Smart cities are becoming increasingly important as populations continue to grow which requires better management of infrastructure and resources.
Cities around the world are creating smart city strategies to ensure sustainable population growth with more efficient use of resources and increased quality of life. However, a smart city strategy is not the silver bullet for city governments moving forward. There are a range of challenges for implementation including technology, funding, community awareness and scale potential. In order to have a flourishing city environment, there are a few key elements that can create ongoing success. My time in Finland and Sweden was a great opportunity to see some best practice models of coordinating and maximising the use of technology to benefit society and the environment.
More recently, wandering around the streets of Warsaw I noticed some interesting glimpses of smart city initiatives. When I read more about Warsaw City Council, I was impressed at their vision and approach to drive digital transformation across the whole city.
What is a Smart City?
There are a range of definitions out there, but at its core, smart cities use connected, data rich technology to ensure greater outcomes for citizens, the environment, the economy and society at large.
In order to be classified as a smart city, it must contain these key elements:
- It has defined social, economic and environmental outcomes: There must be specific objectives focused on long term change that can be measured through the use of technology on an ongoing basis.
- Technology is an enabler not the overall purpose: Often smart cities are focused on big technology companies as a way to prove the technology rather than to have positive social outcomes. Ultimately the technology needs to be operating at a standard that it has wide scale use, however the objective of a smart city should never be to prove technology.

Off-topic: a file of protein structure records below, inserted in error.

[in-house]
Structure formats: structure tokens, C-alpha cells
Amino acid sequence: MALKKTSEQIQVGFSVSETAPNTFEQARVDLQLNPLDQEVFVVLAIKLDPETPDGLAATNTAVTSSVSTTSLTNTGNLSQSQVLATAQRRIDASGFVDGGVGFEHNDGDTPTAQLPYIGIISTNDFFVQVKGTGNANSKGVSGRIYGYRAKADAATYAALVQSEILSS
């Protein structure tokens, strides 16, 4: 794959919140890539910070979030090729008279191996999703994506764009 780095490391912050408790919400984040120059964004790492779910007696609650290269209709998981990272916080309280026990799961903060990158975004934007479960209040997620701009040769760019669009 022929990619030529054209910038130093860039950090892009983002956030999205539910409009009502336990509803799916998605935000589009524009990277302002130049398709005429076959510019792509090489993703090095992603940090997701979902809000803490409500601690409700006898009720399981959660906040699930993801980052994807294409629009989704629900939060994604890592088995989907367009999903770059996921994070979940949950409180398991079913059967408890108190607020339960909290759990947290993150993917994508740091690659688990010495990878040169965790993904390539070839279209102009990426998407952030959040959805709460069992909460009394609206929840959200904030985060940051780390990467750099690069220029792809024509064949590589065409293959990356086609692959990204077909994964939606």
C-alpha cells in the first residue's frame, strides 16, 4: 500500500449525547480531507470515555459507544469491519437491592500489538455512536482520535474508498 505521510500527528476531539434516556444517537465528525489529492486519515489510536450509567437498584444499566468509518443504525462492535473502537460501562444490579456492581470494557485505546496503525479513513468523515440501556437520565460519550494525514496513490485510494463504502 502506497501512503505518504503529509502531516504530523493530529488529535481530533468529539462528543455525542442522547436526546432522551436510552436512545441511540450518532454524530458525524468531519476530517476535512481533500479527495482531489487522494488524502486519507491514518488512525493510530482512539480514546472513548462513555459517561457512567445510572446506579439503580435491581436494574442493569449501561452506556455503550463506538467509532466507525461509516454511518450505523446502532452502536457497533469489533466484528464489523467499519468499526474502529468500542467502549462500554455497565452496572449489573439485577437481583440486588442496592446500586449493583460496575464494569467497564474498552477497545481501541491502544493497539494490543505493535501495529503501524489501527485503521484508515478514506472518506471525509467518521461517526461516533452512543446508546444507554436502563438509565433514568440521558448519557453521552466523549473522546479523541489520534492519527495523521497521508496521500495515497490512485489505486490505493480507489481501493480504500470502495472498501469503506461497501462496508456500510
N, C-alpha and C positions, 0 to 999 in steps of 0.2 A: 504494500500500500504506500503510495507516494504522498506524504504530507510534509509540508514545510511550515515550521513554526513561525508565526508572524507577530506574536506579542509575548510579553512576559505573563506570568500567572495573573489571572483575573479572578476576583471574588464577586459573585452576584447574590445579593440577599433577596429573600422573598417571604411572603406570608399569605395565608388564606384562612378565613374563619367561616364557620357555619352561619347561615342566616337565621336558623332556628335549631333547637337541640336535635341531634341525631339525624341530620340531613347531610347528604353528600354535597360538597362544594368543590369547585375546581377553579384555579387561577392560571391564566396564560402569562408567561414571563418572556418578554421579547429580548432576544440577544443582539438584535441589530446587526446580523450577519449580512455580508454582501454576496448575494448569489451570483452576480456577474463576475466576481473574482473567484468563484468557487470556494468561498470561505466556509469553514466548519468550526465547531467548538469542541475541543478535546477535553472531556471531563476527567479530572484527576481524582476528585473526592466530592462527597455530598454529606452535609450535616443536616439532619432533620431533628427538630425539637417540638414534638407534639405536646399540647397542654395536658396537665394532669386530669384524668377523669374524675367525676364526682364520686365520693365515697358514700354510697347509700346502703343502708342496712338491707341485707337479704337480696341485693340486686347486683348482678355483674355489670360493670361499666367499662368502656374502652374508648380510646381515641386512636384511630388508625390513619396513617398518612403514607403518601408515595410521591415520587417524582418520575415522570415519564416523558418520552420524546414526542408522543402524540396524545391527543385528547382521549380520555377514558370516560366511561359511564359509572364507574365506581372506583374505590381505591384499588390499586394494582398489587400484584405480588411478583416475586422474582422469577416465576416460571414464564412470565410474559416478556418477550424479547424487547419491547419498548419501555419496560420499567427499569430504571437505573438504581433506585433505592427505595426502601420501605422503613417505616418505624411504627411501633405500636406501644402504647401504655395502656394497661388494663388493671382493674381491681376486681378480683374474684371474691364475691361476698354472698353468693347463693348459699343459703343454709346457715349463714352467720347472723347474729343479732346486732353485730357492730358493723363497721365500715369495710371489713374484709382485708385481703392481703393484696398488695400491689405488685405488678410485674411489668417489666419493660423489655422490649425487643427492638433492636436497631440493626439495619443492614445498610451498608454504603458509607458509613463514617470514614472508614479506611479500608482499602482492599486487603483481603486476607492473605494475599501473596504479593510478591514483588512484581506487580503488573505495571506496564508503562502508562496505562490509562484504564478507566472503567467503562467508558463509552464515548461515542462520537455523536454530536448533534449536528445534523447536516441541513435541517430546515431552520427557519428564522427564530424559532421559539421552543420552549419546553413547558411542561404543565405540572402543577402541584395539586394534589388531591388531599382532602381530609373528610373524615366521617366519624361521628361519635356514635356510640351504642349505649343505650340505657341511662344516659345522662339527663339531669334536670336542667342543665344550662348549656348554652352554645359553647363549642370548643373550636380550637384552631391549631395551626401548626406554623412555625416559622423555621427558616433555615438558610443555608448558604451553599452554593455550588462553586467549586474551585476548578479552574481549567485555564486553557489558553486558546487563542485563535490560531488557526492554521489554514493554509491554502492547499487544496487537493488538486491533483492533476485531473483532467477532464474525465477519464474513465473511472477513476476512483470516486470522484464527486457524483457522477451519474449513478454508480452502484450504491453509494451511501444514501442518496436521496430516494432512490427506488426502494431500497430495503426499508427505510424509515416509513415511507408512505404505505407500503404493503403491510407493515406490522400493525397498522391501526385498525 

- It creates an ecosystem: A strong smart city is not just a collection of technology, it is an integrated ecosystem with partnerships spanning business, government, civil society, NGOs and universities. A great example of ecosystem development in smart cities is the Smart and Clean Foundation in Finland (read the article here).
Cities around the world are transforming their communities and infrastructure with the use of technology to ensure the environment is good for people and the planet. Warsaw in particular has made some exciting progress as a smart city, with their Mayor focused on creating positive outcomes for citizens and the local environment through a strong digital transformation strategy.
Warsaw’s Smart City Plan
Although Poland is run by a conservative political party, the Warsaw City Mayor is from the opposition party and has bold, sustainable plans. He recently offered free public transport during the global climate strike to incentivise people to attend the rally. He understands the link between a healthy environment and a healthy planet. Their focus is on increasing the quality of life of their citizens and they have a bold vision for 2030. According to the city’s strategy, Warsaw aims to become a city with a mature digital dimension and a place that generates innovation, attracts international talents and inspires the world. Smart cities are a core foundation to enable this.
1. Smart Community: Strong Civic Engagement Approach
A critical component of their approach to smart cities is community engagement. It is important that citizens have an opportunity to engage in the technology, understand why it is important and co-create some of the solutions.
The Deputy Mayor, Michal Olszewski said in an interview ‘We are using technology to cooperate with inhabitants who might have an influence on such important issues as public transport, air quality, green spaces or the city budget. The city develops in a smart way when its residents are well-informed and can contribute to the city’s management, where they can live and have the opportunity to explore their ideas.’
It is important that the technology and data behind smart cities are accessible to citizens so they can be involved in the implementation. For example, allowing citizens to have air quality sensors around their house that feed into an open data platform creating an air quality index for the broader city helps citizens, local government and business to make changes to their lifestyles and overall environment.
2. Smart Environment: Building on Existing Infrastructure